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Jill & I spent a little over a day using our gold prospecting gear trying to snag some Mohs #10. We spent zero time at the site [Crater of Diamonds State Park in Arkansas] doing detail work. We worked as a team and just focussed on gathering high grade concentrates. Now that we are back to our little pasture in So Cal, we will begin the sorting process. Regardless whether the cons pan out, we definitely will be going back there for an extended stay. For those interested, the site is near Murfreesboro in SW Ark. 37 acres are open to prospecting. The cost is $7 per day per person. RV parking is abundant, as are motel rentals. Rental gear is available at reasonable rates at the park. Panning troughs on site permit water based recovery techniques. Panning for diamonds is similar to gold panning, you just need to induce sufficient banging to repeatedly settle the material and then be gentle in scalping off layers of lighter materials. Each person is permitted to exit with up to 5 gals of material per day. You get to keep all diamonds you find without any extra charge. An on-site geologist will certify your finds. Unlike Africa, the Arkansas diamonds are found in Lamproite, a dark brownish brittle material [unlike the bluish Kimberlite material found elsewhere]. There are many little rounded pebbles of quartz, jasper and barite that can be confused with the raw diamonds which typically range in color from white to yellow to brown. The Park's web site is updated periodically to report recent finds in terms of points or carats. Quite a few are found each week. And, by the way, the Arkansas diamonds are 28% harder than African diamonds. It is theorized that this is because the Arkansas diamonds were brought up from a depth of 100 to 125 miles beneath the surface -- the greater pressure and temperature thus a factor in the formation of the Arkansas diamond crystals. As these diamonds are hurled up out of the depths the rapidly decreasing pressure and temperature is believed to cause them to lose surface structure and they become rounded when finally ejected. This is a fascinating sideline to gold prospecting -- something Jill & I have really been "hooked" on. I will update this thread if anything significant is found.

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Martin,

That sounds like a lot of fun! I hope you brought some nice ones home with you! Regardless I can tell you had a fun trip and that's what it's all about!

Paul

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That is something I have always wanted to try and will be very interested in how you do. Can a drywasher be used for diamond recovery? I have read that there are actually diamonds that show up in placer areas of Southern California... Thanks for posting and got any photos? Do ya? Do ya?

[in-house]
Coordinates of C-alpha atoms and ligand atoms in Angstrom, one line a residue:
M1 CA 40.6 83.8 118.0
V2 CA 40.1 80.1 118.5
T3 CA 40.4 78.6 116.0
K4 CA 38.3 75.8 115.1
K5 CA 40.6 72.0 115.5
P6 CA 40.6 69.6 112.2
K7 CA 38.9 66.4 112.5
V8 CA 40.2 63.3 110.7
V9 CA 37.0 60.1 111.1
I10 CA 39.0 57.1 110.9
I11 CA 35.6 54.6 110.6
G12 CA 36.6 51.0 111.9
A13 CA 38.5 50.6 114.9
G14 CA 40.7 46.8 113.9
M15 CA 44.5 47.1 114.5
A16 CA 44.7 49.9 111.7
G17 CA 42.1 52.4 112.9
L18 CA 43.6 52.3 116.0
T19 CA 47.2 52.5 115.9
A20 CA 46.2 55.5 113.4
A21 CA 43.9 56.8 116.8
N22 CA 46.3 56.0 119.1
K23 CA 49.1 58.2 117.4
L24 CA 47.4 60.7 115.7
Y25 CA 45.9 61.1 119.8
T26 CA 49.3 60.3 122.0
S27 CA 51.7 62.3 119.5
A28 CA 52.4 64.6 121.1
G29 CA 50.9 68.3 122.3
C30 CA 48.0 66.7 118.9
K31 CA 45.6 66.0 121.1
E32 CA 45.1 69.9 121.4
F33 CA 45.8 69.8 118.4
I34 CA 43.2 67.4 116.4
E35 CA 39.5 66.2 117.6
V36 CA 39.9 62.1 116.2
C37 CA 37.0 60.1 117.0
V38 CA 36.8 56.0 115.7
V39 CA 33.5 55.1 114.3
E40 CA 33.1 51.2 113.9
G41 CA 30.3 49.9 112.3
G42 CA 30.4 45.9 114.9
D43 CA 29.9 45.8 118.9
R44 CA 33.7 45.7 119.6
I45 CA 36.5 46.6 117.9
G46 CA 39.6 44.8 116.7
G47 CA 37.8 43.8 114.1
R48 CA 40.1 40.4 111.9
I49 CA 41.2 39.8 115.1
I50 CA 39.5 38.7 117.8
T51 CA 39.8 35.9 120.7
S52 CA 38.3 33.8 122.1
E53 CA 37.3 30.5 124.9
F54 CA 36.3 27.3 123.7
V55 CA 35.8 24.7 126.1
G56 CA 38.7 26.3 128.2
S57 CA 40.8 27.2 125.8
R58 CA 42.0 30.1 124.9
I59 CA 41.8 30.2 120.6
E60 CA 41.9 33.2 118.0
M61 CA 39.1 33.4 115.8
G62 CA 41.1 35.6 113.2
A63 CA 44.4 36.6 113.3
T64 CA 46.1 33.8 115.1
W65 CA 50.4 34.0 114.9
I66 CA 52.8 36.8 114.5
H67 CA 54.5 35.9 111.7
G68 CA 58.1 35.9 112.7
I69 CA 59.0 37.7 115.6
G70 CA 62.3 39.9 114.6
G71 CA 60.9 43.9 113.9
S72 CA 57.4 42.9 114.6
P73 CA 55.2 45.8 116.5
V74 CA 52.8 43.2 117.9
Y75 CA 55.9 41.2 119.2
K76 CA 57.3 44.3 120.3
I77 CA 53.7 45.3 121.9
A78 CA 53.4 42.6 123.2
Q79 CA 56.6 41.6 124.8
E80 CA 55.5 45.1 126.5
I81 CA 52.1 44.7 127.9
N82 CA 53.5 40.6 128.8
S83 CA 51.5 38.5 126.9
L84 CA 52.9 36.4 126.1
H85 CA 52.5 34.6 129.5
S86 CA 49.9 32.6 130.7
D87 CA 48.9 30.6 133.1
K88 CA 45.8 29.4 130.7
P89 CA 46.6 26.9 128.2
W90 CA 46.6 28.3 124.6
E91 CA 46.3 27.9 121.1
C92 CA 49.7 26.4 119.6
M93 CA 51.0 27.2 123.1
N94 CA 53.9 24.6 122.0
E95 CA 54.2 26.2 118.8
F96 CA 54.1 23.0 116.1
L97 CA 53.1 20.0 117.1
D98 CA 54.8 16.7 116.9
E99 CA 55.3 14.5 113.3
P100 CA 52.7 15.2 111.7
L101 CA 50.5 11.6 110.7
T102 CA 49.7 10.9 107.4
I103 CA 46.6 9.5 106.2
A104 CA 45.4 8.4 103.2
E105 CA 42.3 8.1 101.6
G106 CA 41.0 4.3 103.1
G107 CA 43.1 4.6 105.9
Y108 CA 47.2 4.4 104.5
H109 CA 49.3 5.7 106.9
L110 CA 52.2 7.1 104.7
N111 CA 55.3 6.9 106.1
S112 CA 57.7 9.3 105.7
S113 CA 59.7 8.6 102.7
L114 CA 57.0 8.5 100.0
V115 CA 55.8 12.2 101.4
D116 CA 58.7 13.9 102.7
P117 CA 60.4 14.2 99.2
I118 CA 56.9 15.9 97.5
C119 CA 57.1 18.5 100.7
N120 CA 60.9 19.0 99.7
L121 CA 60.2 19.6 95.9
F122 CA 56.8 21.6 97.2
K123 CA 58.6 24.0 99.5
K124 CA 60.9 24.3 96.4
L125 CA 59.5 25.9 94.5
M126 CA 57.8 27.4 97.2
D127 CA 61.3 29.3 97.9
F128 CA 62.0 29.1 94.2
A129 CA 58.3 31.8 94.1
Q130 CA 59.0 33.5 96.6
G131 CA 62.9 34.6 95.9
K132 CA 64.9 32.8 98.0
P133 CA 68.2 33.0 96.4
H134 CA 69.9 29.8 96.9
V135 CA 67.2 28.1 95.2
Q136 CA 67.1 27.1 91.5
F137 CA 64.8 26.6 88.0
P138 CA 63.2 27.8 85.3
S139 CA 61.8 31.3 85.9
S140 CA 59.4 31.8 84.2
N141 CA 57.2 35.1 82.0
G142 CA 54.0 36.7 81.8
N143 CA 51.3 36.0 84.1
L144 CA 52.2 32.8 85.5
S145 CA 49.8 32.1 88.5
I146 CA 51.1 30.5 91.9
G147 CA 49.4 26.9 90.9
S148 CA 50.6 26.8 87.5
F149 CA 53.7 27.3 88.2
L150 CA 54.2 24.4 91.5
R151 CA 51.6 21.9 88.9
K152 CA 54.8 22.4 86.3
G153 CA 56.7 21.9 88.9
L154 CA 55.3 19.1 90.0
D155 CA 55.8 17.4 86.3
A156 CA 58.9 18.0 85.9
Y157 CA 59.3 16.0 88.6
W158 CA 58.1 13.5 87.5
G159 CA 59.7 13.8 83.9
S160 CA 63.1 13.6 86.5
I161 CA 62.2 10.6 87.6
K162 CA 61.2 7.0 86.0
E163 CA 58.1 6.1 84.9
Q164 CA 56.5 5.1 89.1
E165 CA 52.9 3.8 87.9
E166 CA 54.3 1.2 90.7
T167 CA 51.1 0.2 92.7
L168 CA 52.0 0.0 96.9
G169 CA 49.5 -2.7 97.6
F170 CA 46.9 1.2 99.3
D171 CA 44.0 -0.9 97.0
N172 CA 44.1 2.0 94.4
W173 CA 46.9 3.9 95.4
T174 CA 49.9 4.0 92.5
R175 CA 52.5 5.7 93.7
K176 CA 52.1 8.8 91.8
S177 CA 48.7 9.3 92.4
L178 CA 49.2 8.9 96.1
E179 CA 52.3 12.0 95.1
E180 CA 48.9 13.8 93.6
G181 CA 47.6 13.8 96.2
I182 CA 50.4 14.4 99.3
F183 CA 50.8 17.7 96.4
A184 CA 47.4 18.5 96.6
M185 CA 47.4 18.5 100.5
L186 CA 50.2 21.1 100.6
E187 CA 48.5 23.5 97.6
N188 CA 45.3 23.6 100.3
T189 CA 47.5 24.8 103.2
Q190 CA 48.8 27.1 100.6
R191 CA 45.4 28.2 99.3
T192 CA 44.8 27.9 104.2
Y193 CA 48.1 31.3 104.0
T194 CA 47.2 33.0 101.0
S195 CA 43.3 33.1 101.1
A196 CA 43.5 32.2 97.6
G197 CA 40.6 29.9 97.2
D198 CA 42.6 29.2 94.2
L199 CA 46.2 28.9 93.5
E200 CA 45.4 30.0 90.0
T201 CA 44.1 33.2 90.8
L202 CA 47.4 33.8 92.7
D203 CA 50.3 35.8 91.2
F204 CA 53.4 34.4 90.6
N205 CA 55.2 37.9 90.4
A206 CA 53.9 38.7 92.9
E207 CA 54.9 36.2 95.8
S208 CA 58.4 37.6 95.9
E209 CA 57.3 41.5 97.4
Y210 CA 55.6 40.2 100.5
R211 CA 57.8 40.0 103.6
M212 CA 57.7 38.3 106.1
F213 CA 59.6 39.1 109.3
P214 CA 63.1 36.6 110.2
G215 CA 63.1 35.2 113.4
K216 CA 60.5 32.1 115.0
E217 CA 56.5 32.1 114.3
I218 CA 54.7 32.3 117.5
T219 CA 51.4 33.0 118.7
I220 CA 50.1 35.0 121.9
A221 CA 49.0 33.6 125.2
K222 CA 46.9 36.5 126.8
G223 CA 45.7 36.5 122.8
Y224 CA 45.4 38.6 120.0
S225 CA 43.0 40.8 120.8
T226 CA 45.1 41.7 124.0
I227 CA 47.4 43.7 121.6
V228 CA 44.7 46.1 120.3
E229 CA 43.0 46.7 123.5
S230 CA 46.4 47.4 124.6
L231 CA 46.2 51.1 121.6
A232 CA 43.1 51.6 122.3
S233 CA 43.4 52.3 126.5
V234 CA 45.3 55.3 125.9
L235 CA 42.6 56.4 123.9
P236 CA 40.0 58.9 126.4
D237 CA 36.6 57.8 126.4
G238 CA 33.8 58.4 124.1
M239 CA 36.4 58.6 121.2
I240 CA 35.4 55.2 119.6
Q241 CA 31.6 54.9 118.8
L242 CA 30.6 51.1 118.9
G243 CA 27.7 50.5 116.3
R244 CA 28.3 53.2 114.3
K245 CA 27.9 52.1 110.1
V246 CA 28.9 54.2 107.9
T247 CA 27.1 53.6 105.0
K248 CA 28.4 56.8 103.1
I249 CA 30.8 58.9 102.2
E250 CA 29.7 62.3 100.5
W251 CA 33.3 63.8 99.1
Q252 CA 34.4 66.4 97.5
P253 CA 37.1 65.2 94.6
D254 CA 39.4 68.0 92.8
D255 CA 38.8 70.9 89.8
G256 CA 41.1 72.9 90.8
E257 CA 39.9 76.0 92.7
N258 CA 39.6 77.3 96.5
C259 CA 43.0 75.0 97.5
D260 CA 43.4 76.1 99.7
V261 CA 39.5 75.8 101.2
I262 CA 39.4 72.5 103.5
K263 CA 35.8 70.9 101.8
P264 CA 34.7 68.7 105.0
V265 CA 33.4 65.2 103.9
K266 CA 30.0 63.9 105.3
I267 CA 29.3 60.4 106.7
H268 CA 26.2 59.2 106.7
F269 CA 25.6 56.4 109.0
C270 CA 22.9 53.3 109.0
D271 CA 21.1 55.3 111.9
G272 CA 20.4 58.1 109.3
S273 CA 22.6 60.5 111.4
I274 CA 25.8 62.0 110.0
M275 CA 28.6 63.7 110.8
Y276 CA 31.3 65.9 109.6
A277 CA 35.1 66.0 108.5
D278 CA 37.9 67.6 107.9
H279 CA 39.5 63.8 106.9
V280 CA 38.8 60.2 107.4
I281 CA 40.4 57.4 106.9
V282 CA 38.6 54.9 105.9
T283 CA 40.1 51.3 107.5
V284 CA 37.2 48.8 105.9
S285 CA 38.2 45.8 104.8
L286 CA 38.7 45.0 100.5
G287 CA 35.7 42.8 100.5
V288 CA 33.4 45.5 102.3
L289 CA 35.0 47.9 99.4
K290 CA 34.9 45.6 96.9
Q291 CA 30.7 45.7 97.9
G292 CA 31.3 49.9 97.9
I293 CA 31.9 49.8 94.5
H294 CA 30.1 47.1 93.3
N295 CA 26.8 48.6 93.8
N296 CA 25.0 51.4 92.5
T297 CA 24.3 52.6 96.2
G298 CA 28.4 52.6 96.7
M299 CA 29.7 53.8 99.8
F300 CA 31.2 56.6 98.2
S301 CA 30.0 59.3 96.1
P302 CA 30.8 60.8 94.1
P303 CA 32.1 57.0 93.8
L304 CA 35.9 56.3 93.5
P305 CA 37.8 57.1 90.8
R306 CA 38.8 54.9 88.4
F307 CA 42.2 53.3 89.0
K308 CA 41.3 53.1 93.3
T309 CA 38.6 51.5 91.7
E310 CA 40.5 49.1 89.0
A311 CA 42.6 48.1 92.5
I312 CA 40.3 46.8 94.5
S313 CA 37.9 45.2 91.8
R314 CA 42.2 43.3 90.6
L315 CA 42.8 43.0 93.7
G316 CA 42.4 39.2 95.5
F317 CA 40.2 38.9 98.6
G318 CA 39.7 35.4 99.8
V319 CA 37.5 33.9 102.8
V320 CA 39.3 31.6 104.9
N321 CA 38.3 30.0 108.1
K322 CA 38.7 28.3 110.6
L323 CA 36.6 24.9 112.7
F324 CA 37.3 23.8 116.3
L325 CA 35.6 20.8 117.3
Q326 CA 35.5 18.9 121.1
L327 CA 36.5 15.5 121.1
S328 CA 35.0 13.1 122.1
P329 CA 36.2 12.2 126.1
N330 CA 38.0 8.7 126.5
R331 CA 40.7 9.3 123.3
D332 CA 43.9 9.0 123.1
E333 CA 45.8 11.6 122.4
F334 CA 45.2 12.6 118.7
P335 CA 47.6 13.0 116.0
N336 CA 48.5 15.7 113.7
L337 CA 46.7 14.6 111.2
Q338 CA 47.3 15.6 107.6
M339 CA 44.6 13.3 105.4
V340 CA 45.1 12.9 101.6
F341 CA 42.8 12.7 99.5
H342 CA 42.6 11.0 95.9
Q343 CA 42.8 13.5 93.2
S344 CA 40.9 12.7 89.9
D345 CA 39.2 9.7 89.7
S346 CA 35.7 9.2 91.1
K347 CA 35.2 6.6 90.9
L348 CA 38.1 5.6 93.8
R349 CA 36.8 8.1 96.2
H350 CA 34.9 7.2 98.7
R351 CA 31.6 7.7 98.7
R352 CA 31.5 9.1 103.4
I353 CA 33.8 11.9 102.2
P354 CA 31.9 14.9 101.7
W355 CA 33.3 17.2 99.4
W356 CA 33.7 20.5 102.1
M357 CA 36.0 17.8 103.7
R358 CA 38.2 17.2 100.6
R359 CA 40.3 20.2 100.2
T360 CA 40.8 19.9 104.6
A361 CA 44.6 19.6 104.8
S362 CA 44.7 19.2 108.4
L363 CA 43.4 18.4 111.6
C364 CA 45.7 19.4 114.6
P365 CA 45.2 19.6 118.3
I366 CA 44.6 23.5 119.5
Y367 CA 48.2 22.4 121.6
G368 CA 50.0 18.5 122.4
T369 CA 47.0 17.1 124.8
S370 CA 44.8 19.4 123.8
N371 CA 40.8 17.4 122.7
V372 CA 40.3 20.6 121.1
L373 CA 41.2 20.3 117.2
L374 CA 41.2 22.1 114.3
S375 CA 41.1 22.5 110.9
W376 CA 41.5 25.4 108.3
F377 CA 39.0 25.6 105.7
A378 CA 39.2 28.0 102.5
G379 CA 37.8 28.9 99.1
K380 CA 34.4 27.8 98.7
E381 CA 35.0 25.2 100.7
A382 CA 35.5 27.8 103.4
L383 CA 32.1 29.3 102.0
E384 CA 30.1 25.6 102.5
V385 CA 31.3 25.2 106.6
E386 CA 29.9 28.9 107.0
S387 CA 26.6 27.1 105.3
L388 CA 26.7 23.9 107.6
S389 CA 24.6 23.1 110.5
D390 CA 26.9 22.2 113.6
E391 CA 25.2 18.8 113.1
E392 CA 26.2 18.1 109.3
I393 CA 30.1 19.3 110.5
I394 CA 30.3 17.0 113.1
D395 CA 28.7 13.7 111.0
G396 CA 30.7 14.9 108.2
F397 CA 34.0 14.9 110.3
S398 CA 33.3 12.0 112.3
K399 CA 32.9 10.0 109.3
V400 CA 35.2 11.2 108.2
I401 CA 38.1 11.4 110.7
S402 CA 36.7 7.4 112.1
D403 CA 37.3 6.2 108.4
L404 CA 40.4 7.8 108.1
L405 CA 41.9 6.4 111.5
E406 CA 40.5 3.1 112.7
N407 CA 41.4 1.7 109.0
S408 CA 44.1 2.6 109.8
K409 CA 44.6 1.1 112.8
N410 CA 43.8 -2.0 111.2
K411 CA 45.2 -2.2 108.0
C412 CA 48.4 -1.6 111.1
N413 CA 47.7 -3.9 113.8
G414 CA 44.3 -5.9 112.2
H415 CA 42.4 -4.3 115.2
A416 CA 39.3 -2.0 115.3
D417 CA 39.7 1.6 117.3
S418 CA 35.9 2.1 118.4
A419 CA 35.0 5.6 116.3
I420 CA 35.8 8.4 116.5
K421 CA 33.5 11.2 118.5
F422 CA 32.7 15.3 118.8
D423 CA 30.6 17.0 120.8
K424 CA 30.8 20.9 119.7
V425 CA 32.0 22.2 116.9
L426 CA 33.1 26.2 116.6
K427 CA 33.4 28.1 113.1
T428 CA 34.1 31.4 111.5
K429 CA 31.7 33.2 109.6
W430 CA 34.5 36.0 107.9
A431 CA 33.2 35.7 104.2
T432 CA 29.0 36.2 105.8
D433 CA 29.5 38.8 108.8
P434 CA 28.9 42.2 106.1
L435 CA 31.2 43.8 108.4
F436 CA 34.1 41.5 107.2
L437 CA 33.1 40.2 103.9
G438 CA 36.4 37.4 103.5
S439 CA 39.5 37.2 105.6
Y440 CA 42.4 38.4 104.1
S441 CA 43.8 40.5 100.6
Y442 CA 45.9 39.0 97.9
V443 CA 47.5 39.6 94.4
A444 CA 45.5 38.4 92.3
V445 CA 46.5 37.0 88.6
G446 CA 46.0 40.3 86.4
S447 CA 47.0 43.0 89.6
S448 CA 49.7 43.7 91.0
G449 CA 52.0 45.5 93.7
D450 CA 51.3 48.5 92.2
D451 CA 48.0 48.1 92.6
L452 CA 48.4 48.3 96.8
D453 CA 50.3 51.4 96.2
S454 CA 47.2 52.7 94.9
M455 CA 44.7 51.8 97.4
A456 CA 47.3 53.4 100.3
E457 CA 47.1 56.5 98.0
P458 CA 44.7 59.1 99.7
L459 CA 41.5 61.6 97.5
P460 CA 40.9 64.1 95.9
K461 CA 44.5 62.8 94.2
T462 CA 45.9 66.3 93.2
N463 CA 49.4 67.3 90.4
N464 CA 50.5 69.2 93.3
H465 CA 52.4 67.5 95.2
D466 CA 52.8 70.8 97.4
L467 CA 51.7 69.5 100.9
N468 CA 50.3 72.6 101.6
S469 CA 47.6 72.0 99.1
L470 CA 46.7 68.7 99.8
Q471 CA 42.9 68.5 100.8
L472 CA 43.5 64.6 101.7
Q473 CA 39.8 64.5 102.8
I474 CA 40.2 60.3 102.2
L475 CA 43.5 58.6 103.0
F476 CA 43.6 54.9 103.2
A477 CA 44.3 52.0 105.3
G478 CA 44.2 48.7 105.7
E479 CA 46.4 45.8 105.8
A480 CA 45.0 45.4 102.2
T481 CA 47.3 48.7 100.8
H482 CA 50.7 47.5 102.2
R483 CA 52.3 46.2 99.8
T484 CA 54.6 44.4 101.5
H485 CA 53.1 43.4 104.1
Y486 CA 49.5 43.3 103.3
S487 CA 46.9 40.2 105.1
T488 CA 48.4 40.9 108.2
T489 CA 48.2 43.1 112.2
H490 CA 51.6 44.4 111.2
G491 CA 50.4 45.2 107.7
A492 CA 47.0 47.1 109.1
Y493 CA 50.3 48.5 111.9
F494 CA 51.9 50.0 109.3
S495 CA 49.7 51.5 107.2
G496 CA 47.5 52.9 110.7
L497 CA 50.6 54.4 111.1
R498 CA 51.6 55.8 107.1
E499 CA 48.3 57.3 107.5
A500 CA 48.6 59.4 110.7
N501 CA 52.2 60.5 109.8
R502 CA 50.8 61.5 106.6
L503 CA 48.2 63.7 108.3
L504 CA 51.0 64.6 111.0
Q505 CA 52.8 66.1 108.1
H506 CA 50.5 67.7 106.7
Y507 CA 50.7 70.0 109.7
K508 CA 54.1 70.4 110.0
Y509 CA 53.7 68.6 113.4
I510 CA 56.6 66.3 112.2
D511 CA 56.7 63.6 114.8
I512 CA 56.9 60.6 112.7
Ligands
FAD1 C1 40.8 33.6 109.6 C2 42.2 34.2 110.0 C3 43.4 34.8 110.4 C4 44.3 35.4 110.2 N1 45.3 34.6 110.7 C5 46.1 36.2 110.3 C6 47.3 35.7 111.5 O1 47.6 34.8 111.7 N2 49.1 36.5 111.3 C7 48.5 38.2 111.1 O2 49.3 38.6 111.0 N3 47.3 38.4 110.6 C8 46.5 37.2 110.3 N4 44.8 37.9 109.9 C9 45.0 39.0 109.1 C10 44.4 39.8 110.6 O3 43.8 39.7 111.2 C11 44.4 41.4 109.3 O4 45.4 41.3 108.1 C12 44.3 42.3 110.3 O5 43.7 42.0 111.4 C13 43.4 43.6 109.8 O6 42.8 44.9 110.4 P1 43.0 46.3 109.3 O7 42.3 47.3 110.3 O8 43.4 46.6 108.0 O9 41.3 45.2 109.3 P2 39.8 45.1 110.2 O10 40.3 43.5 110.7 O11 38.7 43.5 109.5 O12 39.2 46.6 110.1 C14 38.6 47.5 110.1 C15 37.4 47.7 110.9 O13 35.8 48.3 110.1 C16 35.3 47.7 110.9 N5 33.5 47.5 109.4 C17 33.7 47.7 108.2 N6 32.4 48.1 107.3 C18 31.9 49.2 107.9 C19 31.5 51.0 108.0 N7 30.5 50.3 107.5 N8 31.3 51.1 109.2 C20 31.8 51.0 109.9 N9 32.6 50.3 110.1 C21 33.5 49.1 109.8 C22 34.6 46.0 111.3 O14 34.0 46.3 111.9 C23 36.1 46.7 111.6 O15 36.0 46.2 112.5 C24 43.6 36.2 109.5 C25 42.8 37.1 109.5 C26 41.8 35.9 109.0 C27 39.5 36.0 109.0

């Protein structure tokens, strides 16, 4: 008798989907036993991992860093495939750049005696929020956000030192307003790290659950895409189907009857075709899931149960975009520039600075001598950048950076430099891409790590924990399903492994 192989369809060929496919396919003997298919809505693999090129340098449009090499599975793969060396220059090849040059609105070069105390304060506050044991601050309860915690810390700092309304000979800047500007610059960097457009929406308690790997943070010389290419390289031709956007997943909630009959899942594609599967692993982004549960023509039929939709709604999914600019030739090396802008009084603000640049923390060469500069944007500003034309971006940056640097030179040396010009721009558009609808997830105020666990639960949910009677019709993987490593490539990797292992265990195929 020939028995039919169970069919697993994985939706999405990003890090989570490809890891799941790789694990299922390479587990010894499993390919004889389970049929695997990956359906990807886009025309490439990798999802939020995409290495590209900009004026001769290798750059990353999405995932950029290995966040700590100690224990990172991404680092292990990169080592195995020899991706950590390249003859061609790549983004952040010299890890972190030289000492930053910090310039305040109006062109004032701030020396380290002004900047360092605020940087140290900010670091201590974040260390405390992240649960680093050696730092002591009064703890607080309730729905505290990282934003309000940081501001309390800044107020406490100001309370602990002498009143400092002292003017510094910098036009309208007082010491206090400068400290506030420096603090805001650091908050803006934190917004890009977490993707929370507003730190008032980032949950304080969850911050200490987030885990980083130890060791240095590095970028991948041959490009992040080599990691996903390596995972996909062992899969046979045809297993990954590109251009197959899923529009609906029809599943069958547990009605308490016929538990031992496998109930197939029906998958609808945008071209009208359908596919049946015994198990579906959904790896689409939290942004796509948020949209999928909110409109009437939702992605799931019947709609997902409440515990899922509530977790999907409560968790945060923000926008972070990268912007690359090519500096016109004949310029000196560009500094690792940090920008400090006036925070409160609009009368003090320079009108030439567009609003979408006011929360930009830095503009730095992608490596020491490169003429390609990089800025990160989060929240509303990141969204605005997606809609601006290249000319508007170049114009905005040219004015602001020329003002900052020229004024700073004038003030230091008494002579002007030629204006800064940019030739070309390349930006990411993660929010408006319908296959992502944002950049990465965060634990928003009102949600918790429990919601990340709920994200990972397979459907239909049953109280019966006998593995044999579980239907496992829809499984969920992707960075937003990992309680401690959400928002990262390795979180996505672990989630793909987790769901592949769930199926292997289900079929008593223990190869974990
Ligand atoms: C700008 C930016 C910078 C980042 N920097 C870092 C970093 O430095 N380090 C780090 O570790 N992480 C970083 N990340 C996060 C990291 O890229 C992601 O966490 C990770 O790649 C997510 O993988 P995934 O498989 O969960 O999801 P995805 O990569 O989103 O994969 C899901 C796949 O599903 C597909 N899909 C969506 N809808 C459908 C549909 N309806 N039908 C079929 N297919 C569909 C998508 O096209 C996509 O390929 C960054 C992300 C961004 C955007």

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Really Cool!

I heard from a fellow that is there now that they (The Park) just dug a 8' trench and it is the deepest trench that they have ever dug there for people to gather material.

Were you still there when this trench was dug, if so did you get any of the "trench" material?

I hope you find lots of diamonds in your material, and I will be checking to see if you do!! :thumbsupanim

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Hi Martin...glad you liked the Ark. diamond park...when I was

married to my first wife we used to go there quite often...only a

half a days drive from our house in Eastern Okla.....best part of

the trip was the old restaurant in town where they made home made

biscuits...hugh slices of ham...grits...eggs any way you wanted

them...hash browns and enough coffee to float a boat....we were

there I think about 8 times....I never found a diamond but I saw

other people that did...still had a great time....

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The Park allows prospectors to use just about any hand powered devices [but nothing run on batteries or gas motors and no metal detectors allowed] and you can dig as deep as you want as long as you maintain a 1.5:1 ratio of width to depth and you must refill your hole before closing time at 5PM. Some individuals get exempted from this rule from time to time for specific, pre-approved projects. The whole field was re-plowed on September 23rd. It gets random re-plowings every couple of months [no pre-announcements]. I did not see a deep cut anywhere when we were there. However, there clearly were "strips" and "patches" of reddish brown dirt compared to the grayish material everywhere else. So we hedged our bets by taking out about 5 gals of cons from these reddish areas and the rest from the gray. The amazing thing is that despite the re-plowing and the many visitors, nonetheless diamonds just keep popping up -- some in the multi-carat range, but most much smaller [1 to 10 points -- there are 100 points to a carat]. The conventional wisdom is the most diamonds are found following the first hard rain after a re-plowing has been done. This stands to reason because the lighter clays and sands easily are washed down and the furrows are quite deep [two or three times deeper than a standard farm plow furrow]. Don, you are right about the humongous portions of food that are served up at cafes and such. i never realized what a beautiful state Arkansas is. Lots of stimulus money found its way into numerous road and bridge improvements. Also, in Bill Clinton's birthplace [about 30 miles from Murfreesboro] we came across an incredibly large storage area of post-Katrina FEMA trailers. Literally as far as the eye could see the fields were just packed with them. There was another, smaller group in Eastern Oklahoma [but still BIG].